Women should be in control of their financial situation. Even when navigating the healthcare system.
It’s a statement that every woman has likely heard before, and something that I hope all women are working towards, even if we are married and have wonderfully financially savvy partners we can rely on. Because the truth is that women must be prepared to handle their finances completely on our own, no matter our relationship status. There’s an oft-quoted statistic from the U.S. Census Bureau that the median age of widowhood across all ethnicities is 59.4 for a first marriage, and 59.4 is significantly younger than most women would expect. Needless to say, I was certainly not thinking it was possible that I would find myself widowed at 34.
As you might have guessed by my being a financial planner, I was the “responsible for our money” person in our marriage. My husband and I discussed our financial decisions jointly, but I handled paying the household bills and overall budgeting. So that should have made me a very well-prepared woman to handle anything financial, right? I would have agreed with that statement prior to December 8, 2004.
My husband and I had been married just over a year. We both had jobs we intended to keep until we retired. We were saving for a down payment on a home, knew what our credit scores were, paid our bills on time and had monthly meetings to talk about our finances. I felt very secure about how we (more specifically, I) was handling our family finances. But on that December day in 2004 I got a phone call saying my very healthy husband had a seizure while working out and I needed to come to the emergency room immediately. Within 24 hours, I was told that my husband had a malignant brain tumor and had a life expectancy of 12 months. And in an instant, I was in charge of … everything. Yes, I knew how much our monthly expenses were and could handle paying the bills, but when you’re confronted with a serious illness, suddenly there’s a lot more than just bill payment on your plate. You need to learn how to navigate the healthcare system. You need to be able to make quick and confident medical decisions, understand insurance, and keep your financial house in order, all while you’re under tremendous emotional strain.
Immediate Medical Concerns
There were many things, even as a financial planner, that I had never considered. My husband and I had both worked full-time and our health insurance was provided by our respective employers. I knew how my insurance coverage worked but I had never reviewed his plan, I had no idea if the hospital he had been taken to was in-network, or if he was on a PPO plan or an HMO. Would I be getting a huge bill from the hospital? How could I find out what kind of treatments would be covered by his insurance? How much was his out-of-pocket maximum, and could we cover that from our emergency funds? I knew who his employer was, of course, but didn’t know who to call about sick leave arrangements. When he came home from the hospital, the first thing I did was pull his benefits brochure out of the filing cabinet and started reading. Over the course of the next two years while he was being treated, I learned every detail about his health care, but if I had known even the basics from the beginning, I could have reduced a great deal of my financial worries that only added to my stress during those first months.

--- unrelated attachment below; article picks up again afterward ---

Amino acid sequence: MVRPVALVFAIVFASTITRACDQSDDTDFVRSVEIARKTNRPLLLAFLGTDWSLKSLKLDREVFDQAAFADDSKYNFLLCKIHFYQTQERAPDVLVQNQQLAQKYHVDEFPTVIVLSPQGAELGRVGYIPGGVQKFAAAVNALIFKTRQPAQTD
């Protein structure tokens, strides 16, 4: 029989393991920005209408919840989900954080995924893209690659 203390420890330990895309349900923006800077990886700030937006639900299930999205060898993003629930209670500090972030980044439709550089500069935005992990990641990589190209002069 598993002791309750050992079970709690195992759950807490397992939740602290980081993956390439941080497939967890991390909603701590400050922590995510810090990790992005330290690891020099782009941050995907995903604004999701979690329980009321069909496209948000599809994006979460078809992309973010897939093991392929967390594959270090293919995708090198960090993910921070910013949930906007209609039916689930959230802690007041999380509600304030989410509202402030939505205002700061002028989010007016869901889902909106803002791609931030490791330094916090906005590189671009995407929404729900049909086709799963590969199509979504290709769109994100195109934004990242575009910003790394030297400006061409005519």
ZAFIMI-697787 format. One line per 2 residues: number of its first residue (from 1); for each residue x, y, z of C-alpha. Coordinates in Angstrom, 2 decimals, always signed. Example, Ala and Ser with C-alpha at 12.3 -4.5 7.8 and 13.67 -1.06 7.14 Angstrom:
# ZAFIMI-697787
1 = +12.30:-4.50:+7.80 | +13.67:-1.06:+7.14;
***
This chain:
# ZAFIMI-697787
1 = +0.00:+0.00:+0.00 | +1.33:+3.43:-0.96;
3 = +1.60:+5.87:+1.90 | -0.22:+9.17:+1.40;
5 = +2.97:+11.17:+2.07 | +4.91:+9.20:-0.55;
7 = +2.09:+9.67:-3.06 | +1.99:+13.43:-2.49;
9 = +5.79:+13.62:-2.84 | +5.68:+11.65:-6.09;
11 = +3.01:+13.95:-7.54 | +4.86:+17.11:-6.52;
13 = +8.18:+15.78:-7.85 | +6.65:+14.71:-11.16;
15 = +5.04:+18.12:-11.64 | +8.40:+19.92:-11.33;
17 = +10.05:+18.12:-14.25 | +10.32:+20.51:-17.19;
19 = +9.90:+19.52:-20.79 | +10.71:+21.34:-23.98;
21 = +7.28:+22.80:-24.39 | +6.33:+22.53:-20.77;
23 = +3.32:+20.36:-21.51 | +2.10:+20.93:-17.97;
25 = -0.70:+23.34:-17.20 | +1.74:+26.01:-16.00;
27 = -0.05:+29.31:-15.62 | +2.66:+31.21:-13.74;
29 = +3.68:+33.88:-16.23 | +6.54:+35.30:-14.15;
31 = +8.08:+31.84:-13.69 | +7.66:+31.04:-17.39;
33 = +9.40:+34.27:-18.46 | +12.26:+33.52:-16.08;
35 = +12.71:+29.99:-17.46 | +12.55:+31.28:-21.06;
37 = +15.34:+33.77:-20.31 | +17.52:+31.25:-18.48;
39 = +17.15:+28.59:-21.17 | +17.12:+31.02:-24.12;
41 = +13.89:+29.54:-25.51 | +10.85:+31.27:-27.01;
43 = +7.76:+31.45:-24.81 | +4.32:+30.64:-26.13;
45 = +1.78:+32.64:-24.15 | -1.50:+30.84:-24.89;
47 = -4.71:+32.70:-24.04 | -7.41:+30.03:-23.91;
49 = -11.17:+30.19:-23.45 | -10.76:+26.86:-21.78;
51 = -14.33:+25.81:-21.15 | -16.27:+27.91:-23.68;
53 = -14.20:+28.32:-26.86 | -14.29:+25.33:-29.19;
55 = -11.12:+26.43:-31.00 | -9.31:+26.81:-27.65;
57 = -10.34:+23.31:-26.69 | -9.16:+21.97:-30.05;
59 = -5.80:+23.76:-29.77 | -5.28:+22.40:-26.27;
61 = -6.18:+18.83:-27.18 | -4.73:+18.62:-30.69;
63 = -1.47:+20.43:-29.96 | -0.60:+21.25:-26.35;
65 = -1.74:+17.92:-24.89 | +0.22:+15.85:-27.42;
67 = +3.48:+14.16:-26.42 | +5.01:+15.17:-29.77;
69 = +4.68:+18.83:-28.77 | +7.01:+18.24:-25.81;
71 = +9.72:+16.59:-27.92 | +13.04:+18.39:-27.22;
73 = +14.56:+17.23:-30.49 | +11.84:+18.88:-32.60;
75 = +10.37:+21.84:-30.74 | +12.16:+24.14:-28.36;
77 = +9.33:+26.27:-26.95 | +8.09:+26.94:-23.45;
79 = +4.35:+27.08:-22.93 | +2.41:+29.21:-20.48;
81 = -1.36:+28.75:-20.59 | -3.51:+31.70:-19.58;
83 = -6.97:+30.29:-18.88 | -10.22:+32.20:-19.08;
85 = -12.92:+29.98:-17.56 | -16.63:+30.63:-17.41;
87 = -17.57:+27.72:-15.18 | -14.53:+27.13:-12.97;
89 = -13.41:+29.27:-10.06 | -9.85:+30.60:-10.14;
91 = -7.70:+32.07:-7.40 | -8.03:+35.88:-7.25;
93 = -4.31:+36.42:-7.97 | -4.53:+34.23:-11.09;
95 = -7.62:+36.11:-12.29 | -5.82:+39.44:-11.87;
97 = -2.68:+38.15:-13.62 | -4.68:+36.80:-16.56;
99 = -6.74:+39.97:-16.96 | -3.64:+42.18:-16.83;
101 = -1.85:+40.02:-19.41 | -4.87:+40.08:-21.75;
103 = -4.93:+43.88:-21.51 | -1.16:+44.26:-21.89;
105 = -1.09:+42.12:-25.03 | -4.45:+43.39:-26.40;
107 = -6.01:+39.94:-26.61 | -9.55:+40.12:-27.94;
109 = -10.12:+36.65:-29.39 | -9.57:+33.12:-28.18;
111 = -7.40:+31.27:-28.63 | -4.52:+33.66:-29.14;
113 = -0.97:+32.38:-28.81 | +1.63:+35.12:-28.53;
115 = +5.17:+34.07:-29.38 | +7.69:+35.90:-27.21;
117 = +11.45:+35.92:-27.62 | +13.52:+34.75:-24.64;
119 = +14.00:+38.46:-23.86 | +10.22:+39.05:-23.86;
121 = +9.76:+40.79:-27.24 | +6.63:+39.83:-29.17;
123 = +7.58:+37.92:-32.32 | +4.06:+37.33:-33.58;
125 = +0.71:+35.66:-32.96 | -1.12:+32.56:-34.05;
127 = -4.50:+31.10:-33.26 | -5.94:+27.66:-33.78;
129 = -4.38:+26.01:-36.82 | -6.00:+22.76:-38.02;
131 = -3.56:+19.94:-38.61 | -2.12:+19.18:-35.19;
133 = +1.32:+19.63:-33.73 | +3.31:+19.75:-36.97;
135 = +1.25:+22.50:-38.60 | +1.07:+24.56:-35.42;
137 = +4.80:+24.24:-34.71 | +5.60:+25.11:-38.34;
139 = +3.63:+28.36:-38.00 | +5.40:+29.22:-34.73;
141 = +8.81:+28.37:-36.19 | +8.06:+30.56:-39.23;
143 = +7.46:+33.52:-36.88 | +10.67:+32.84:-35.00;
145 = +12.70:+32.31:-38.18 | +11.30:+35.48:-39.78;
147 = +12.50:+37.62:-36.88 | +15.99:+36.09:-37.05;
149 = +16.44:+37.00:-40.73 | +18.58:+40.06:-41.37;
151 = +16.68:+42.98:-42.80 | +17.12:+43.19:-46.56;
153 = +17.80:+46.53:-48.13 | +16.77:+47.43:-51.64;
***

Getting Ready To Take On The Challenges of Navigating the Healthcare System
My experience in being responsible for a loved one with serious medical situation, and learning how to navigate the healthcare system, can happen to anyone. Whether you become the person making all the decisions suddenly at a young age like I was, or you’re older, most women will be handling their household’s financial affairs alone at some point in their lives. Here’s how to step up to the challenge.
1. Write everything down. When you’re juggling so many different decisions, it’s really difficult to remember who, what, when and where. I kept a red binder that had all my notes every step including name of the person I spoke to, the phone number, confirmation numbers, next steps and bills. It was very handy to be able to refer to the details for follow ups.
2. Open and organize the mail at least every few days. You’ll be receiving many bills, health insurance coverage summaries and correspondence from employer benefits administrators. It is overwhelming to have a huge pile of envelopes to sort out so doing a little bit each day makes it more manageable and you can be sure you don’t miss anything important.
3. Keep copies of all the commonly requested documents. This includes health insurance cards, summaries of test results, insurance authorization forms and health care power of attorney documents in your organization binder. I carried my red binder with all my notes and documents with me everywhere. It is amazing the number of times that a doctor’s office or hospital will say that if they don’t have this piece of paper or that form that is not in their files they can’t go ahead with the treatment or appointment. If you have all the important documents with you, you can provide copies on the spot and keep making progress. This will help to navigate the murky waters of the healthcare system.
Being financially informed and taking steps to be organized will take one less worry off your plate and can help give you the peace of mind that you will, in fact, be able to make good decisions so you can handle being in charge of … everything.
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